Beginning at the north, the province's boundaries are the province of Quebec, the Restigouche River and the Chaleur Bay. Its eastern boundary is entirely water, made up of the Gulf of St. Lawrence and Northumberland Strait. On the south, the boundary is the Bay of Fundy and Chignecto Bay, with a 24-km (15 mile) land boundary at the southeast corner, where the province is joined to Nova Scotia by the Isthmus of Chignecto. New Brunswick's western boundary borders on the state of Maine and Quebec.
When Samuel de Champlain and other Europeans began to visit New Brunswick in the early 1600s they were met by Maliseets and Micmacs. The early French farmers settled at the head of the Bay of Fundy and up the St. John River Valley as far as present-day Fredericton and called the land Acadia.
Fall-out from English and French wars in Europe forced more than 5,000 Acadians into exile in 1755. Some of them escaped to what was then a remote and uninhabited coastline along the Gulf of St. Lawrence and Baie des Chaleurs. Today we call it the Acadian Peninsula. Others returned to France or fled to the United States, many settling in Louisiana.
In 1783 it was the English who were refugees. During the American Revolution some citizens from the eastern seaboard wanted to remain loyal to the English crown and fled to Canada. So many landed in Saint John that by 1785 they were able to incorporate Canada’s first city.
Scots and Irish, pushed out of their homes by political pressures and potato famines, arrived in the early 1800s, and in the 1870s a few hundred Danes settled in Victoria County where their distinctive community survives to this day. But by the late 19th century major immigration floods were replaced by a trickle of settlers from all over the world. Today, although Native, French, English, Scottish and Irish roots run deep, New Brunswick enjoys vivid, multi-cultural and spiritual heritage.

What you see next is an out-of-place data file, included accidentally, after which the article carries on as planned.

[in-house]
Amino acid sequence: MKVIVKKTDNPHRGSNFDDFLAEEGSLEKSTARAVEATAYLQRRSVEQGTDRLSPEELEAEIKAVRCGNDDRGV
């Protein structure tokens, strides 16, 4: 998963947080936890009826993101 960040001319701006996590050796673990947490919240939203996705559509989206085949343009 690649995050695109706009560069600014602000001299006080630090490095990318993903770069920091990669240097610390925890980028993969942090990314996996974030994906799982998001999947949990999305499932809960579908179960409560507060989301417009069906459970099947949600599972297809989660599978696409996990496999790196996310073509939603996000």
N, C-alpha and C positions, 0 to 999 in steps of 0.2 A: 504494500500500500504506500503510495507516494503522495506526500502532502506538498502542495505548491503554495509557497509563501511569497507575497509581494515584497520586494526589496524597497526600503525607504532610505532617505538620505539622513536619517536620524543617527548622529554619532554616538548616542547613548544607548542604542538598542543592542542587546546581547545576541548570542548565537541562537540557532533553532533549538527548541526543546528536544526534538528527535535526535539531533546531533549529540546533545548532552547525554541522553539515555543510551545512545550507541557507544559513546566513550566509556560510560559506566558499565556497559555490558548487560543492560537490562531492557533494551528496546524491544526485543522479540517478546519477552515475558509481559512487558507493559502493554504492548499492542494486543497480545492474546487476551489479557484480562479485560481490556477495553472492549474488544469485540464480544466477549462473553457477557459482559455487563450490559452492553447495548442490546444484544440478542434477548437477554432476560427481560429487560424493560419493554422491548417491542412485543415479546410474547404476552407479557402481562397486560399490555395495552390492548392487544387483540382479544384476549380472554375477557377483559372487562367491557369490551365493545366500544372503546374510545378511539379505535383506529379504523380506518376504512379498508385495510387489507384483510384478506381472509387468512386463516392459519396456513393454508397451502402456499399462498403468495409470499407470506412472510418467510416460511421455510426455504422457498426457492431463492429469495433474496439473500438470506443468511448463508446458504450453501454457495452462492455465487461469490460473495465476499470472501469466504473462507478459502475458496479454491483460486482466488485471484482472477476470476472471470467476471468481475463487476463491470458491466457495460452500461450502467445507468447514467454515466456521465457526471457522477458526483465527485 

The area of New Brunswick, largest of the three Maritime provinces, is 73,437 sq. km (28,354 sq. mi.) of which 72,092 sq. km (27,835 sq. mi) are land area and 1,344 sq. km (519 sq. mi.) are water area.
Mountainous terrain is predominant in the north of the province; the highest point is 820 metres (2,690 feet) at Mount Carleton. The interior of the province is mostly rolling plateau; the east fairly flat; the south is rugged. The principal rivers of the province are: Miramichi, Nepisiguit, Restigouche, Salmon, St. Croix, Saint John and Tobique. The main lakes are Grand, Chiputneticook, Magaguadavic and Oromocto.
About 724,000 souls are proud to call New Brunswick home, and most of them live along the coasts and in the river valleys. Nearly 34 per cent of them are French-speaking, and New Brunswick is Canada’s only officially bilingual province. Saint John is the province’s oldest and largest city with a population of 75,000. Moncton is home to 57,000;Fredericton, the capital, has a population of about 46,500. Bathurst’s population is about 14,500; Edmundston’s is almost 11,000 and Campbellton’s is nearly 9,000. Miramichi, established on January 1, 1995, incorporates the towns of Chatham and Newcastle and several other communities and boasts a population of about 21,500.
The province is responsible for the administration of social services such as education, health, welfare and justice in order to provide uniform standards throughout the province. Local governments are responsible for services to property such as lights, sewers and recreation. Municipal structures include seven cities, 27 towns, and 79 villages. Areas of sparse population are formed into 295 local service districts.
The seat of the province's government is in Fredericton. The government of the province is vested in a lieutenant-governor and a legislative assembly of 58 members elected for five years on a single member basis. Any Canadian citizen 18 years of age or older is entitled to vote after six months' residence. The leader of the largest group elected forms the government and becomes premier. The province has 10 seats in the Canadian Senate and 10 members in the House of Commons of Canada.
Tourism is a major industry in New Brunswick. In 1994, 1.27 million non-resident visitors spent at least one night in the province. Total tourist revenue was at least $676 million. This investment has contributed to the creation of 21,600 person years of employment. Tourist facilities include two national parks, several parks and rest areas operated and maintained within the provincial park system, and over 24,000 accommodation units in hotels, motels, country inns, campgrounds, farm vacation homes, bed and breakfasts, as well as fishing and hunting outfitter establishments. The province of New Brunswick maintains Tourist Information Centres at major entry points. It encourages and promotes the province's many all-season special events and sponsors a large number of informative and promotional activities.